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Lib Dems hope to take Conservative seats once held by Cameron and Johnson | General Election 2024

Lib Dems hope to take Conservative seats once held by Cameron and Johnson | General Election 2024

Lib Dems hope to take Conservative seats once held by Cameron and Johnson | General Election 2024

The Liberal Democrats are increasingly confident they can beat the Conservatives in large parts of southern England, including the two Oxfordshire seats previously held by David Cameron and Boris Johnson.

Ed Davey, the Liberal Democrat leader, spent Sunday campaigning in Bicester, where the party believes it can defeat the Conservative candidate, Rupert Harrison, a highly respected economist and former adviser to former chancellor George Osborne.

Davey’s visit was part of a strategy that has seen the party move further into safe conservative territory as the campaign has progressed, boosted by polls showing it is gaining support in large parts of the south and south-east.

A party source said: “We are really encouraged by what we are seeing in the final stretch of the campaign. Support for the Conservatives appears to be collapsing in the south of England and we have continued to regain it.”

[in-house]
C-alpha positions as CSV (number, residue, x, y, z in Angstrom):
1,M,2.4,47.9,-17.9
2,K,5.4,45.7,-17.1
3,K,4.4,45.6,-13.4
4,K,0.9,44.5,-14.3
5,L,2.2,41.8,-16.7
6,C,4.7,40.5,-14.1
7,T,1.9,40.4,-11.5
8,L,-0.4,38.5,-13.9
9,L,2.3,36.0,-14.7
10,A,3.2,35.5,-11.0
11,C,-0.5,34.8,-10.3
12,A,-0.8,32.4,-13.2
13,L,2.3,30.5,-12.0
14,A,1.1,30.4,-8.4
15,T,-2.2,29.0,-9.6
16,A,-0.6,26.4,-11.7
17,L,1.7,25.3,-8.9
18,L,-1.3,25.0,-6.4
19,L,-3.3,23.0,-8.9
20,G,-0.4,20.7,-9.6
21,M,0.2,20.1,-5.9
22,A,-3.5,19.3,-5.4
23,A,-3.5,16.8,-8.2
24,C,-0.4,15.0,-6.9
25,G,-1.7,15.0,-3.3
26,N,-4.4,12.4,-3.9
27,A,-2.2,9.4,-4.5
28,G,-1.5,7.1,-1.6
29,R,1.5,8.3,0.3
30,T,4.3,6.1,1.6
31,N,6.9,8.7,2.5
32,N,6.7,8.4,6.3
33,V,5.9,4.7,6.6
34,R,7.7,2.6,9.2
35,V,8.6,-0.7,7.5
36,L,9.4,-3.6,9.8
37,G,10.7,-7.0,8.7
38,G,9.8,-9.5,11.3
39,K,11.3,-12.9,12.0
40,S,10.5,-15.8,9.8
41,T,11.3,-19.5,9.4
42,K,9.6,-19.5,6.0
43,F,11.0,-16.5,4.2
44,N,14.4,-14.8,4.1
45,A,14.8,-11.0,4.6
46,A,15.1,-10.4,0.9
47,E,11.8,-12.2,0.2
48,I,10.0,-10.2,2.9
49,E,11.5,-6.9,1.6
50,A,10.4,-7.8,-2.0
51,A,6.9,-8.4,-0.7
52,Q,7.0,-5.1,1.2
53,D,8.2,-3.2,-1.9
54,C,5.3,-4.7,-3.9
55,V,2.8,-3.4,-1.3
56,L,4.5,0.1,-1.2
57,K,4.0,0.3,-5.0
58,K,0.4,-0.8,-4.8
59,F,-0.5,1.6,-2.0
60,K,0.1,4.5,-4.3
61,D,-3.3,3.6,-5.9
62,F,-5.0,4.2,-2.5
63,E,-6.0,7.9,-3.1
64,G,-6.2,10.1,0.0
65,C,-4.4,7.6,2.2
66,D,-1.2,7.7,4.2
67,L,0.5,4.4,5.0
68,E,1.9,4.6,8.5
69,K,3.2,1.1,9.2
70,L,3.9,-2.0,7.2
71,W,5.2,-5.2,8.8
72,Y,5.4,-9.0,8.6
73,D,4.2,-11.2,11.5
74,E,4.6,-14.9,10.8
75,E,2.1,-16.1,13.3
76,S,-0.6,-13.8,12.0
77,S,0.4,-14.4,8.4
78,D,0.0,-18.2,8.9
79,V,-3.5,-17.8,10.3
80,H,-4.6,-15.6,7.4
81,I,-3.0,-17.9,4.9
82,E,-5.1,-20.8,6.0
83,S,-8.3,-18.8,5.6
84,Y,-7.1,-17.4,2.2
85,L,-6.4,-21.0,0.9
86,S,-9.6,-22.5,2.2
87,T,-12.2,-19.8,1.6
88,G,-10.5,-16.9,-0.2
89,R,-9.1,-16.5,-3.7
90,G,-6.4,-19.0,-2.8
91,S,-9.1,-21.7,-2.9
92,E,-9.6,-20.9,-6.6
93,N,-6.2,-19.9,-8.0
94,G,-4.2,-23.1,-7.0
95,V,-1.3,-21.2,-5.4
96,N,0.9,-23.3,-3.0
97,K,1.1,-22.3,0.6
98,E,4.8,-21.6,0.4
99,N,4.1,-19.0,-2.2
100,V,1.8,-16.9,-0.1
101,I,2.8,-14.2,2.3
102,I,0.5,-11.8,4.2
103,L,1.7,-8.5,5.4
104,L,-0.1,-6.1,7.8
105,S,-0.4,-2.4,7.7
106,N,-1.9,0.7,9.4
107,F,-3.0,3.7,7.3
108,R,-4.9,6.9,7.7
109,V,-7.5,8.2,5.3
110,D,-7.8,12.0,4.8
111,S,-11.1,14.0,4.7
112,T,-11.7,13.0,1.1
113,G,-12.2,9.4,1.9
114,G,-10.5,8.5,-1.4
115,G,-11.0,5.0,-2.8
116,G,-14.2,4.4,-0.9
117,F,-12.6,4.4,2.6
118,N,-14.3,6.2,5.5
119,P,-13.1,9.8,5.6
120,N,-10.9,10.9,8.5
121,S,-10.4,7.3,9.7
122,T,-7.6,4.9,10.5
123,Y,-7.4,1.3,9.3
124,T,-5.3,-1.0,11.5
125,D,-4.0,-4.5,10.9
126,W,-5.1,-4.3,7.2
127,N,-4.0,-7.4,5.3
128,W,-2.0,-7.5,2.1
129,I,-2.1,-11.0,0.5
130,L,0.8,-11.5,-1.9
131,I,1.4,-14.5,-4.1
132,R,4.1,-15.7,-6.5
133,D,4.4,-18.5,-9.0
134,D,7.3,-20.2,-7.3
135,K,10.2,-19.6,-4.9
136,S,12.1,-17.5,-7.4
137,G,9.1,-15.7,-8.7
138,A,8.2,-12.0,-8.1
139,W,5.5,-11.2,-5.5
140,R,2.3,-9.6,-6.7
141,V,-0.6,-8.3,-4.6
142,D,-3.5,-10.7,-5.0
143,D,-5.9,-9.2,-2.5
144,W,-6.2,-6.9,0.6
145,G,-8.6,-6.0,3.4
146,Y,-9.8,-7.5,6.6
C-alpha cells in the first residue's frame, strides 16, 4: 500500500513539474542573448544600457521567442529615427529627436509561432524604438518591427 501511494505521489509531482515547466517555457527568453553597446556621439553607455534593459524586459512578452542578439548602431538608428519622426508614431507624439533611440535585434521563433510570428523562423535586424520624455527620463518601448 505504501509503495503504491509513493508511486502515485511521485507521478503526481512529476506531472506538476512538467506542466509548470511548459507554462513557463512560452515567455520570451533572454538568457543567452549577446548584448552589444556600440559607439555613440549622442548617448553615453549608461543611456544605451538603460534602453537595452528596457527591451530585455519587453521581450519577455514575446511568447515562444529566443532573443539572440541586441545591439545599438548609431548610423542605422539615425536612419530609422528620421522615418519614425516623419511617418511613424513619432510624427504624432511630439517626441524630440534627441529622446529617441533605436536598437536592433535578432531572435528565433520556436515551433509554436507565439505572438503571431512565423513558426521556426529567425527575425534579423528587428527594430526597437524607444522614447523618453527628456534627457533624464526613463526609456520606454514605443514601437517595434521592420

The party entered the elections focused on 80 seats, where it finished second in 2019 (almost all of those retained). Officials say there are more of those 80s at stake now than when the campaign began. “The results of the count look better than a week ago, and even better than two weeks ago,” said one.

Internal Lib Dem polling seen by the Guardian suggests there will be tight contests in Bicester and Woodstock, Didcot and Wantage, Henley and Thame (which includes much of Johnson’s old seat) and Witney, Cameron’s former constituency. The party believes each of these constituencies could be won by a margin of just 500 seats.

This is in line with national polls which suggest the party has gained more than a percentage point during the campaign, while the Conservatives and Labor have lost support. Large-scale MRP models suggest that all pollsters expect the party to win Henley and Thame, but are divided over which party will win the other three targeted Oxfordshire seats.

The party will spend the final days of the campaign targeting Labor voters in seats where Labor finished third in 2019, hoping it can unlock up to 25 seats in a last-ditch effort. As well as the Oxfordshire seats, the party is investing resources in Theresa May’s former seat of Maidenhead, as well as the south-west seats of Frome and East Somerset, and Torbay.